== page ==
Is It Time To Re-Think How Marketers Create Case Studies?

Media Thumbnail
  • 0.5
  • 1
  • 1.25
  • 1.5
  • 1.75
  • 2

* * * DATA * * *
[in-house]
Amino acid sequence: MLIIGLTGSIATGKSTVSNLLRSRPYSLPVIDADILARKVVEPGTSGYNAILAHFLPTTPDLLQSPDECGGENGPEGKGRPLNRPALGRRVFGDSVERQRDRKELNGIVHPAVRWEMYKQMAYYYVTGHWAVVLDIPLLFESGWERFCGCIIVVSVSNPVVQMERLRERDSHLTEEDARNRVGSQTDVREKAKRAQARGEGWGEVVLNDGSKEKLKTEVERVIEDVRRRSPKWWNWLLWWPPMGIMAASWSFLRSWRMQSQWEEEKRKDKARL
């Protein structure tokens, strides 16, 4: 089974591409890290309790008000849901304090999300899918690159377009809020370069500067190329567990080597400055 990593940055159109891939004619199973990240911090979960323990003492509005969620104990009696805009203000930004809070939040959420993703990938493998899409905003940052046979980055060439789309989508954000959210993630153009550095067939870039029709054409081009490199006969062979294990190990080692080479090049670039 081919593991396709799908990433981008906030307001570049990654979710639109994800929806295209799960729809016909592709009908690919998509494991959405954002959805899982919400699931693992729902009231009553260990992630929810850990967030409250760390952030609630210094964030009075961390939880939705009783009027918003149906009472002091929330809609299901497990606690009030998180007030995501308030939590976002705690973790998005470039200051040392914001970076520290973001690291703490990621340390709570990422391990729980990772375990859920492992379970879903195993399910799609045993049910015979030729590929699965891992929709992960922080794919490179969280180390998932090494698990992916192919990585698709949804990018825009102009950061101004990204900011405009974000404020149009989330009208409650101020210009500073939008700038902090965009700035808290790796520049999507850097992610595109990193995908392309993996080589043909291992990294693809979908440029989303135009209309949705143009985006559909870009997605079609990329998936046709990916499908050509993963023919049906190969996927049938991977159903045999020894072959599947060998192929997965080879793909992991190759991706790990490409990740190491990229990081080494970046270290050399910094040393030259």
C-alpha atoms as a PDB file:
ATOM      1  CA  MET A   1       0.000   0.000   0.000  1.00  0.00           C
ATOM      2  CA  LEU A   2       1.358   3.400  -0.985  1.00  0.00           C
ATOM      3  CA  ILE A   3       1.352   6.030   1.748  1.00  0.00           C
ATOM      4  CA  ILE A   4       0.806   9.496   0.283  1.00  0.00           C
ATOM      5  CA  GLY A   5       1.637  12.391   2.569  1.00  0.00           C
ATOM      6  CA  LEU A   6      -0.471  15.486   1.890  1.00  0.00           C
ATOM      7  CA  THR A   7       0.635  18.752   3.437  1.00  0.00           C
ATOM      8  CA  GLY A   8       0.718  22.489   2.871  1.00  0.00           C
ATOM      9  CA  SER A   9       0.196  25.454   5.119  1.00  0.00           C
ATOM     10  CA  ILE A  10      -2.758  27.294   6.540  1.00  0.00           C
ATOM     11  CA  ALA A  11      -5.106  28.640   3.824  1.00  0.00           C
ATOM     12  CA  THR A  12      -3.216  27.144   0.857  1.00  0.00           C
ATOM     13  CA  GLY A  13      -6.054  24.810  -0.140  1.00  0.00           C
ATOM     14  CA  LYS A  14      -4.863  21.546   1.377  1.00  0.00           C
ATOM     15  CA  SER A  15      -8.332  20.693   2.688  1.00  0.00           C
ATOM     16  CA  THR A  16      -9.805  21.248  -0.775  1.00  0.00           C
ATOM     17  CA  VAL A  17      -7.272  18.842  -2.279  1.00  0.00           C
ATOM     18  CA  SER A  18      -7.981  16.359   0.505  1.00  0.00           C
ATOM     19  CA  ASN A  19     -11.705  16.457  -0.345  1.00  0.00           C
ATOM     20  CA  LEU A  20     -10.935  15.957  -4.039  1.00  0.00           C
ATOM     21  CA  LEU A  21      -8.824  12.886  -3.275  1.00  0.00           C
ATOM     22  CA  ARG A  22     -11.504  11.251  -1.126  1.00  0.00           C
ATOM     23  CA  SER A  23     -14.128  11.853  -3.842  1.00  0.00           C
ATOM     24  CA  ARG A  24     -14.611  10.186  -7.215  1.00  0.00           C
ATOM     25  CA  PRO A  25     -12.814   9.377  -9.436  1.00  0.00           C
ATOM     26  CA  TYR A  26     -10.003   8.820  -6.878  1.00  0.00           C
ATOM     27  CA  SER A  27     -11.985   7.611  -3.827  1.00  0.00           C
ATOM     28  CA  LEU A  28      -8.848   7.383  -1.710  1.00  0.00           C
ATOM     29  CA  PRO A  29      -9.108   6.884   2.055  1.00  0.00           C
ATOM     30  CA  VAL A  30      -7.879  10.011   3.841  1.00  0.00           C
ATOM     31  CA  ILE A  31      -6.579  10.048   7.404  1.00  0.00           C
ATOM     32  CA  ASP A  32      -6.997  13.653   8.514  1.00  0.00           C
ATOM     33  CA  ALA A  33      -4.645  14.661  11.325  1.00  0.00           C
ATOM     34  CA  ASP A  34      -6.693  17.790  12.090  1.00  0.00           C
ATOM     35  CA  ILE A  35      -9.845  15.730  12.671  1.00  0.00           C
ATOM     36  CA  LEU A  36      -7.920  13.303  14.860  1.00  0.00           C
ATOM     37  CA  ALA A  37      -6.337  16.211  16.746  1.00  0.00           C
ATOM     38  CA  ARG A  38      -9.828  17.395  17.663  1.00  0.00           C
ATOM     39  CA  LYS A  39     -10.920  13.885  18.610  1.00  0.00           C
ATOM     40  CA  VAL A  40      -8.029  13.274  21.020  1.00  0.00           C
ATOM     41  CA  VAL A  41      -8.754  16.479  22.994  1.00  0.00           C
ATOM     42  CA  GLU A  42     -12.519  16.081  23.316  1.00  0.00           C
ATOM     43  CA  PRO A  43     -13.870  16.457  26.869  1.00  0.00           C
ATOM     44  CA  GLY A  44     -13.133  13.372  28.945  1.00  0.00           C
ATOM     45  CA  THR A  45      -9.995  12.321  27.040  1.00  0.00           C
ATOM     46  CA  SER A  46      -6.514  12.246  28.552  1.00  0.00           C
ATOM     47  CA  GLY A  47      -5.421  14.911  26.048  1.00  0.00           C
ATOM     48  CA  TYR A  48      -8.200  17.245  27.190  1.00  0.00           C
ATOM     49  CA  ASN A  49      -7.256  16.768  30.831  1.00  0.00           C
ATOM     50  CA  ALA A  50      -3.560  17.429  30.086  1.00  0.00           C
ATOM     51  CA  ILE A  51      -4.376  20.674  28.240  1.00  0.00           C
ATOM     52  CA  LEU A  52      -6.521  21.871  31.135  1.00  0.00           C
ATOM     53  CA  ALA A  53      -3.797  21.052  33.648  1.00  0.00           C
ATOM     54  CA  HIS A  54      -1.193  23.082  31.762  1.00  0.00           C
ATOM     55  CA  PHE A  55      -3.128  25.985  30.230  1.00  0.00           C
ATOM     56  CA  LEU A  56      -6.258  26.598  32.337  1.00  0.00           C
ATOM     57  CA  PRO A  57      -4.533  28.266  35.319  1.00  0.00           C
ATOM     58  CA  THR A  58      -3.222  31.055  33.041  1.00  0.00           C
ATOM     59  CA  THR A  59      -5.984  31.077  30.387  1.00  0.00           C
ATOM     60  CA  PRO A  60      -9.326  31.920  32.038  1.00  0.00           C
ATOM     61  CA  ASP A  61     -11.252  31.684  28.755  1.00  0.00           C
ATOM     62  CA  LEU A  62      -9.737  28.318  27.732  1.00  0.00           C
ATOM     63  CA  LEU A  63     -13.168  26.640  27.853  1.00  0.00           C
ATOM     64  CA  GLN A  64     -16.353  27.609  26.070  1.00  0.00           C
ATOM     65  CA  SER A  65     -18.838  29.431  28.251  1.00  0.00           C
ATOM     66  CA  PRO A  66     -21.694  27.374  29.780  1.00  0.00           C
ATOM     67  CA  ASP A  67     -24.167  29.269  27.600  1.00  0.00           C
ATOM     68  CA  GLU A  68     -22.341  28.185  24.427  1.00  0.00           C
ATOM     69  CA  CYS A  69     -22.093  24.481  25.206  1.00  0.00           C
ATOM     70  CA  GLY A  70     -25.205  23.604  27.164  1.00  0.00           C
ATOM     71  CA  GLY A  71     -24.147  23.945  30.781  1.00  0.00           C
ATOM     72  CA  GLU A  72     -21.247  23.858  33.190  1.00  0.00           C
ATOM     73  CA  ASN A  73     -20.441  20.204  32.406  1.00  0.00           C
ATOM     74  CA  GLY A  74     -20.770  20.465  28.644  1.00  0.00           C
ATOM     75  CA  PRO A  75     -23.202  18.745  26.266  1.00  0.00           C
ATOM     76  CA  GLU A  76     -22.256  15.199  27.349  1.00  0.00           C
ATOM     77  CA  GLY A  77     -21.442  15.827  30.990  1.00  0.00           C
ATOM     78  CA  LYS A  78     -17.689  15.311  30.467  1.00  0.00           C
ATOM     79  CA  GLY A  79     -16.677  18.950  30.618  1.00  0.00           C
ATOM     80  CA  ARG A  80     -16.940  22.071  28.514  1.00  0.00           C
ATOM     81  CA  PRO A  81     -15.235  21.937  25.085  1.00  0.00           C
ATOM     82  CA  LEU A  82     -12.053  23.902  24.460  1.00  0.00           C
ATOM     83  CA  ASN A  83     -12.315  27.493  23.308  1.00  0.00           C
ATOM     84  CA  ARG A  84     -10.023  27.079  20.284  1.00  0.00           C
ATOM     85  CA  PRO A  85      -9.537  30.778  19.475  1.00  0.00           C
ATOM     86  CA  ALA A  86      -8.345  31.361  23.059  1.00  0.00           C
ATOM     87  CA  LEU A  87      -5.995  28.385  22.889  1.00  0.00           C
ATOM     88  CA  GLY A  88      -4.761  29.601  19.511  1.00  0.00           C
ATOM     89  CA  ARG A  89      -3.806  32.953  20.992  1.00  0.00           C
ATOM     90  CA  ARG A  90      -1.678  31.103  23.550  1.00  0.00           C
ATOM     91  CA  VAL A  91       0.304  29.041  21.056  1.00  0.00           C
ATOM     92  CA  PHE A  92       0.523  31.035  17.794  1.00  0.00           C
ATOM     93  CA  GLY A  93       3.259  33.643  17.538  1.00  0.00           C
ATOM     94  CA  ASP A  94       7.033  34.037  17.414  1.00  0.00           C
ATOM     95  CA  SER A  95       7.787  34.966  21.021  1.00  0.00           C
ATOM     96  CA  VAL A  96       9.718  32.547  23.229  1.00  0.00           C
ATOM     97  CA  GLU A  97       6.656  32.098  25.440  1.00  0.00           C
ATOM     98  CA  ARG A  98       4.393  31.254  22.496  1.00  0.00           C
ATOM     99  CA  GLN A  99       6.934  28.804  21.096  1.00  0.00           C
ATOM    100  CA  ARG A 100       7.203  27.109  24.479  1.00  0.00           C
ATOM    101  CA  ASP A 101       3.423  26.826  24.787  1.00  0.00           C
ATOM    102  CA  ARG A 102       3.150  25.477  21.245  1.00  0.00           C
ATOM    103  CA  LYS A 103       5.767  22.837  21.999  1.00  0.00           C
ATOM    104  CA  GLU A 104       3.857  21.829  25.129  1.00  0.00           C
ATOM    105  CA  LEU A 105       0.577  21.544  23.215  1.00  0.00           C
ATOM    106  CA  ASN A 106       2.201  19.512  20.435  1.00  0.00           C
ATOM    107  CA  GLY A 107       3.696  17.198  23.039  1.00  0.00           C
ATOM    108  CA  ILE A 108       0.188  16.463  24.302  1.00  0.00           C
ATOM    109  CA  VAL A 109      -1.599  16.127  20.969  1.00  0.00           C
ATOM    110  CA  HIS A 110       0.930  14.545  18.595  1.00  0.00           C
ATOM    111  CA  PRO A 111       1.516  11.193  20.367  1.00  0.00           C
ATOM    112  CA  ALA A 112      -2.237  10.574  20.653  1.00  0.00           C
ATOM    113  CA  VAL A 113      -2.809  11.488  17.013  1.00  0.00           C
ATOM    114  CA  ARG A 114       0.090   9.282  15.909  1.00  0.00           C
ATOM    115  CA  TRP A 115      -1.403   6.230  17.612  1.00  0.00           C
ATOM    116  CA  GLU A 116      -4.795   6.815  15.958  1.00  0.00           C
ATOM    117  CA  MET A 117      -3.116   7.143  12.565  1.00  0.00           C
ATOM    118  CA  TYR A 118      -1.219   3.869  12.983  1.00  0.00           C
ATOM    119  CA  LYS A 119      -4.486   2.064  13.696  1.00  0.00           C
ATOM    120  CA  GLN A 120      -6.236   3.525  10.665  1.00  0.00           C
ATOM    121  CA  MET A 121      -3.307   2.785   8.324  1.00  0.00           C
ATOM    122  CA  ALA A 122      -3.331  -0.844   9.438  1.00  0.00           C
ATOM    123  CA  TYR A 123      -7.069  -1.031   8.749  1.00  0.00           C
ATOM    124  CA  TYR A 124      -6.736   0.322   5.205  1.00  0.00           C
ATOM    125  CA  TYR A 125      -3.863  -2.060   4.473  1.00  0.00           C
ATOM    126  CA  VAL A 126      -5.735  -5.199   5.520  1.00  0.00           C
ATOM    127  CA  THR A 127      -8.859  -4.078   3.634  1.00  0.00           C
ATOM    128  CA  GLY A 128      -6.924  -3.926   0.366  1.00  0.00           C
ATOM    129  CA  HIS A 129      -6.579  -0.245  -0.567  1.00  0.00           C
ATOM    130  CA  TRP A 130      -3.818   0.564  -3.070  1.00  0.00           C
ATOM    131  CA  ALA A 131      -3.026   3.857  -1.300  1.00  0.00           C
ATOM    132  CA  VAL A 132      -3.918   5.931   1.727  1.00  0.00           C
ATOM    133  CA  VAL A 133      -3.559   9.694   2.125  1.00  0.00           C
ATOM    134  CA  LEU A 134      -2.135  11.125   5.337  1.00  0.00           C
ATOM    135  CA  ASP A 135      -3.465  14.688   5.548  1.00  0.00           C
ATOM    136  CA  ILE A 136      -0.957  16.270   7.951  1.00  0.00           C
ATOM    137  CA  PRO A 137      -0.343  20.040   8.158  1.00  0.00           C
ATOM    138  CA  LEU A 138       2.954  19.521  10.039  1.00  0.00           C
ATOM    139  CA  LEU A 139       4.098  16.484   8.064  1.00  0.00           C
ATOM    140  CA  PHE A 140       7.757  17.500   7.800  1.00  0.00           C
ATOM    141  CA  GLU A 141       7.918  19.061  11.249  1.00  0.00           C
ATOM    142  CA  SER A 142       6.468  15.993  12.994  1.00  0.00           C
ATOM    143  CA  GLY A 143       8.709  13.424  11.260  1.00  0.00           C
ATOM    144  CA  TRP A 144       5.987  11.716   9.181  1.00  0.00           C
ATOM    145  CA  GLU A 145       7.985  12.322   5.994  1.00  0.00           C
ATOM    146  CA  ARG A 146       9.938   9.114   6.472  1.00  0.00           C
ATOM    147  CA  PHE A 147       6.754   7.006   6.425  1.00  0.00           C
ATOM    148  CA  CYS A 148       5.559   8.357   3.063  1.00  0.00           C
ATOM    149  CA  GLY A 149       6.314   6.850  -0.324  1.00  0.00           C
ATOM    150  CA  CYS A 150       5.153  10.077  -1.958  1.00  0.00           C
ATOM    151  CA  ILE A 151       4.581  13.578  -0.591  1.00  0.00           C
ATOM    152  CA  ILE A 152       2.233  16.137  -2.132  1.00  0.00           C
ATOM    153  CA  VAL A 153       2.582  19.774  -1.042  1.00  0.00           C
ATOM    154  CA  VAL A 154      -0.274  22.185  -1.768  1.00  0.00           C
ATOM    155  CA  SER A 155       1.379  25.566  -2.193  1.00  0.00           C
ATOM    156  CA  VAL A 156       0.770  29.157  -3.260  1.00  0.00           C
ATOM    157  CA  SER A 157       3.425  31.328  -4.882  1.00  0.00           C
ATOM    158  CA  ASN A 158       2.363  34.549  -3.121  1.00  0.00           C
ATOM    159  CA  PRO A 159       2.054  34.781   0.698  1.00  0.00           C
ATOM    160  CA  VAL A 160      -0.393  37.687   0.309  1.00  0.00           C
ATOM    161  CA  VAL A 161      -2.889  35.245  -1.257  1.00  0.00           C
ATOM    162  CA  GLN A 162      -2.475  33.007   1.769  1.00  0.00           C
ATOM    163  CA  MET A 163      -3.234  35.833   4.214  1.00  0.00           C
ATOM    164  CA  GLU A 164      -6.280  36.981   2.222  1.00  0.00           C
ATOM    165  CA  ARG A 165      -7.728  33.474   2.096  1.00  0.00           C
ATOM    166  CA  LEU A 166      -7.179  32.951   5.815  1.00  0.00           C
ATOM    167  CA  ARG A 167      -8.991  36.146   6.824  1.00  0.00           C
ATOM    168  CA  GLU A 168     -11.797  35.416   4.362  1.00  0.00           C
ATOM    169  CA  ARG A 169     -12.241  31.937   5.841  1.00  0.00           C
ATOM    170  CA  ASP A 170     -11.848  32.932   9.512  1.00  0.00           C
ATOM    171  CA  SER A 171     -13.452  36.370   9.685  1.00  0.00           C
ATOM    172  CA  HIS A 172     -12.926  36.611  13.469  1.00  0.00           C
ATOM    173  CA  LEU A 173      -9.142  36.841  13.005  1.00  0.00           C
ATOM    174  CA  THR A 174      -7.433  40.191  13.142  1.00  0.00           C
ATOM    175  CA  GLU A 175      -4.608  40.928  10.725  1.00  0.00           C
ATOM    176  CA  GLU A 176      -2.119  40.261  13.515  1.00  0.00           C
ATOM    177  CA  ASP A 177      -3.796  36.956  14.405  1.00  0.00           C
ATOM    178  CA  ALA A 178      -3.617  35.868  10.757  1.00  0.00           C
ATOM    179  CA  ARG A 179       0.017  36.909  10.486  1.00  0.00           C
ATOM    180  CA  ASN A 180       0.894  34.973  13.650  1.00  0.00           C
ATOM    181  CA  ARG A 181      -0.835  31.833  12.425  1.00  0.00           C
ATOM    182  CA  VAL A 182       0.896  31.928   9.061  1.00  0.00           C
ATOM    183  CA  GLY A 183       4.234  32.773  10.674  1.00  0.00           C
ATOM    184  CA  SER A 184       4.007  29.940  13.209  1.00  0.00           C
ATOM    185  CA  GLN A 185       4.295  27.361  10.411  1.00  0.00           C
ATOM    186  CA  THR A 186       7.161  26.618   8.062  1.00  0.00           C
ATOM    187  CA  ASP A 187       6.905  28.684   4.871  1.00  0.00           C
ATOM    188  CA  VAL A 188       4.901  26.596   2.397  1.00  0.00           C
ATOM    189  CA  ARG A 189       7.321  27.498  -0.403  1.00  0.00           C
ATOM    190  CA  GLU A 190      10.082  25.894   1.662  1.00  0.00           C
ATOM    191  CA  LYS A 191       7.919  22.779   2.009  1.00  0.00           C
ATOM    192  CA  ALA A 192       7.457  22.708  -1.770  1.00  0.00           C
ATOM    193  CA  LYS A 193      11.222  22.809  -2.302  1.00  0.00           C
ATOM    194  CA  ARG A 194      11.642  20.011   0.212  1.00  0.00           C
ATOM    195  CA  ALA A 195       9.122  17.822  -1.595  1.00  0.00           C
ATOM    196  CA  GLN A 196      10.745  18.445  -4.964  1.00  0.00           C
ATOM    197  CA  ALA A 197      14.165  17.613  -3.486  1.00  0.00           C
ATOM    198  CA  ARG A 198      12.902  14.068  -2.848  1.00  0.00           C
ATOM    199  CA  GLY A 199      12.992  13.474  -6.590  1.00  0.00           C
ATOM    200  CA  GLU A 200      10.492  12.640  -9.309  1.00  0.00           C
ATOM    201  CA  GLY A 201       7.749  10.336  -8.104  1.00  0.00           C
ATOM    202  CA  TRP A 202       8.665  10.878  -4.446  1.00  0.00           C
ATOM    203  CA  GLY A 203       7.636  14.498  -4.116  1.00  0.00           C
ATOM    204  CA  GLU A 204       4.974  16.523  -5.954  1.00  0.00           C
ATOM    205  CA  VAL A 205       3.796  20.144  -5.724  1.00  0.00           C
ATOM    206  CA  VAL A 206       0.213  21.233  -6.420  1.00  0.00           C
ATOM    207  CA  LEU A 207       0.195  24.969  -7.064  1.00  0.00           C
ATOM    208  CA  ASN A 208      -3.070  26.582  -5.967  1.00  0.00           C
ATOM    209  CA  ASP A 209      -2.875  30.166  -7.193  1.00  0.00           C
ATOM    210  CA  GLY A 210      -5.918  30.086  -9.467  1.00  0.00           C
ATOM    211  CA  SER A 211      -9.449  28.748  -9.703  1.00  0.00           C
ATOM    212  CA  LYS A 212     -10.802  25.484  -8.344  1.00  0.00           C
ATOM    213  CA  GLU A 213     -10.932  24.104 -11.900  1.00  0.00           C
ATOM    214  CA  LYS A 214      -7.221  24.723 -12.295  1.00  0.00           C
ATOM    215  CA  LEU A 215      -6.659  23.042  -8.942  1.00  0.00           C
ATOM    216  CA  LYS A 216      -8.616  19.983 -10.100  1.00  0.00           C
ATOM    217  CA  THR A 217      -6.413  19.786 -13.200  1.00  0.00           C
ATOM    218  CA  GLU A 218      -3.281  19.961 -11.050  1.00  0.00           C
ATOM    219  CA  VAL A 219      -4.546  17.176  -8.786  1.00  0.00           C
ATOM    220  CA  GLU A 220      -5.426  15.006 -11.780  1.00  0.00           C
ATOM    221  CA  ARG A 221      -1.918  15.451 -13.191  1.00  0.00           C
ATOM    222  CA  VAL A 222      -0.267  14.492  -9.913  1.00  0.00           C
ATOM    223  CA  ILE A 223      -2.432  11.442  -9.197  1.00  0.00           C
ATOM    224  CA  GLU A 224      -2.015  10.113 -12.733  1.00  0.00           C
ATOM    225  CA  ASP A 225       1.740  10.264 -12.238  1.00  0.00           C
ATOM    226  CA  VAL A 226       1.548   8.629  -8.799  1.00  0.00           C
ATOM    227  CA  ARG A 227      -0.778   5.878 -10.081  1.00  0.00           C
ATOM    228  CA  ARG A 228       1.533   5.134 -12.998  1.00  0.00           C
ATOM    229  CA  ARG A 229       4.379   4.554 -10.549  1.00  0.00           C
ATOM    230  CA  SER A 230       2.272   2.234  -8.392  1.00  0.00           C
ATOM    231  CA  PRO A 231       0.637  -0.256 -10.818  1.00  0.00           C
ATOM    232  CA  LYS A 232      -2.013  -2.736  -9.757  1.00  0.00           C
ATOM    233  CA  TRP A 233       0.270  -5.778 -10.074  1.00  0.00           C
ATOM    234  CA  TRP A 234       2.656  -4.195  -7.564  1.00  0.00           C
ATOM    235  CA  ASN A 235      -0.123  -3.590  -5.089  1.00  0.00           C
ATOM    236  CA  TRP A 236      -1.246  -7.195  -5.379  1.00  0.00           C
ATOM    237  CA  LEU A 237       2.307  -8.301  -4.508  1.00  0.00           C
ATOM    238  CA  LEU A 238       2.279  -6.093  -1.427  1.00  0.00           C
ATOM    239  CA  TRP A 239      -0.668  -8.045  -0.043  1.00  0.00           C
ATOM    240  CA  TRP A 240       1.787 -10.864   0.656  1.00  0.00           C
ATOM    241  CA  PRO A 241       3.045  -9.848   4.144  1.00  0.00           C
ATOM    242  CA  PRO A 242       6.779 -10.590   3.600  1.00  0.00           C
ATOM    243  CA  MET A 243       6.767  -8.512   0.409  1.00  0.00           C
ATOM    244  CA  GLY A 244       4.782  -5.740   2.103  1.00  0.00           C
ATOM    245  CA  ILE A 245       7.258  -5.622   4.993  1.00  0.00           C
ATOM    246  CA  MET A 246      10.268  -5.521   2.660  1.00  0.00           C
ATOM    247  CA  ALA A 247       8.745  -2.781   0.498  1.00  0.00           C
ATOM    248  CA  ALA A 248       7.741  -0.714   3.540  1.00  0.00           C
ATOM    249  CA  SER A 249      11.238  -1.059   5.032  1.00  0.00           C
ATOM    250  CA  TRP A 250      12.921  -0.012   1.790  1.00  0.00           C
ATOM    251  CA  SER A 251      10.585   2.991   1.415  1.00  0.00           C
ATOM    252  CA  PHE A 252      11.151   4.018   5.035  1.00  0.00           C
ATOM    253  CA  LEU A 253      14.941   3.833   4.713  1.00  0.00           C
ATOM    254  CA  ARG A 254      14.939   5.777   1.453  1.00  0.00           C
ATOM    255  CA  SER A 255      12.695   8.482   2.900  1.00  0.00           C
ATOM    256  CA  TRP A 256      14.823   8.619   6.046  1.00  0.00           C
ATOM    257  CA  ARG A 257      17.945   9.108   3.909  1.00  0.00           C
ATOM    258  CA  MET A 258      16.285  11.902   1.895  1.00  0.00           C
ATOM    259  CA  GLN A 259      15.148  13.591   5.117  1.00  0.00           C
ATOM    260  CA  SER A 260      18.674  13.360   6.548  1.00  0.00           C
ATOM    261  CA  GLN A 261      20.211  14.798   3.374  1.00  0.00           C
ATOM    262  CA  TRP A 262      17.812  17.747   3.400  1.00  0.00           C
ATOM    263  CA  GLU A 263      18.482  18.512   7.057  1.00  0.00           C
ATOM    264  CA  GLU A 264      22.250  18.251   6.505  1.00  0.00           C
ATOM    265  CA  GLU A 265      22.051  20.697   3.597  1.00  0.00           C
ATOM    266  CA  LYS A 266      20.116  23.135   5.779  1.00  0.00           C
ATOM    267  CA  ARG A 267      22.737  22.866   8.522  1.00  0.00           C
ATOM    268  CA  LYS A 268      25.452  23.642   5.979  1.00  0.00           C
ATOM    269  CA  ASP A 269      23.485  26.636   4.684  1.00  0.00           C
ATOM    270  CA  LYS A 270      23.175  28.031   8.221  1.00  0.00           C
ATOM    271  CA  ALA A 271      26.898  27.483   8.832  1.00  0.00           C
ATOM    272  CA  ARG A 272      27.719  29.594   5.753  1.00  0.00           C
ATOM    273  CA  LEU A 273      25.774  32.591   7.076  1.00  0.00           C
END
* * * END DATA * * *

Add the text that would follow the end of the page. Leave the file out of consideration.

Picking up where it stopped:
This is a podcast episode titled, Is It Time To Re-Think How Marketers Create Case Studies?. The summary for this episode is: Marketers love case studies. As they should. But on this episode of the Swipe File, DG talks about why it might be time to re-think traditional case studies, and the importance of finding "real proof" out in the wild.